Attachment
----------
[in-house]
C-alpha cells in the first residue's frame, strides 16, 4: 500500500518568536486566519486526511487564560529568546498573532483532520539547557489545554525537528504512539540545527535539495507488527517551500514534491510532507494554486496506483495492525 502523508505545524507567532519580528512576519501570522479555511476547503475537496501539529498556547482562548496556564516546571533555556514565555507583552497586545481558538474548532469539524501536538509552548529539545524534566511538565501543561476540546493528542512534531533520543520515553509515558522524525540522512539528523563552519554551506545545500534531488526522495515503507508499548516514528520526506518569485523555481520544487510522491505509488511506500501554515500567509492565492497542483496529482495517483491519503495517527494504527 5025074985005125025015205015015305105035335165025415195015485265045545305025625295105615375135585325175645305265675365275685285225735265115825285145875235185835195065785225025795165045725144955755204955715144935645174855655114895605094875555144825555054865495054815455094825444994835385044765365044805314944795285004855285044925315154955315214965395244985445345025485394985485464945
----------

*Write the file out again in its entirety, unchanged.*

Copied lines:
[in-house]
C-alpha cells in the first residue's frame, strides 16, 4: 500500500518568536486566519486526511487564560529568546498573532483532520539547557489545554525537528504512539540545527535539495507488527517551500514534491510532507494554486496506483495492525 502523508505545524507567532519580528512576519501570522479555511476547503475537496501539529498556547482562548496556564516546571533555556514565555507583552497586545481558538474548532469539524501536538509552548529539545524534566511538565501543561476540546493528542512534531533520543520515553509515558522524525540522512539528523563552519554551506545545500534531488526522495515503507508499548516514528520526506518569485523555481520544487510522491505509488511506500501554515500567509492565492497542483496529482495517483491519503495517527494504527 5025074985005125025015205015015305105035335165025415195015485265045545305025625295105615375135585325175645305265675365275685285225735265115825285145875235185835195065785225025795165045725144955755204955715144935645174855655114895605094875555144825555054865495054815455094825444994835385044765365044805314944795285004855285044925315154955315214965395244985445345025485394985485464945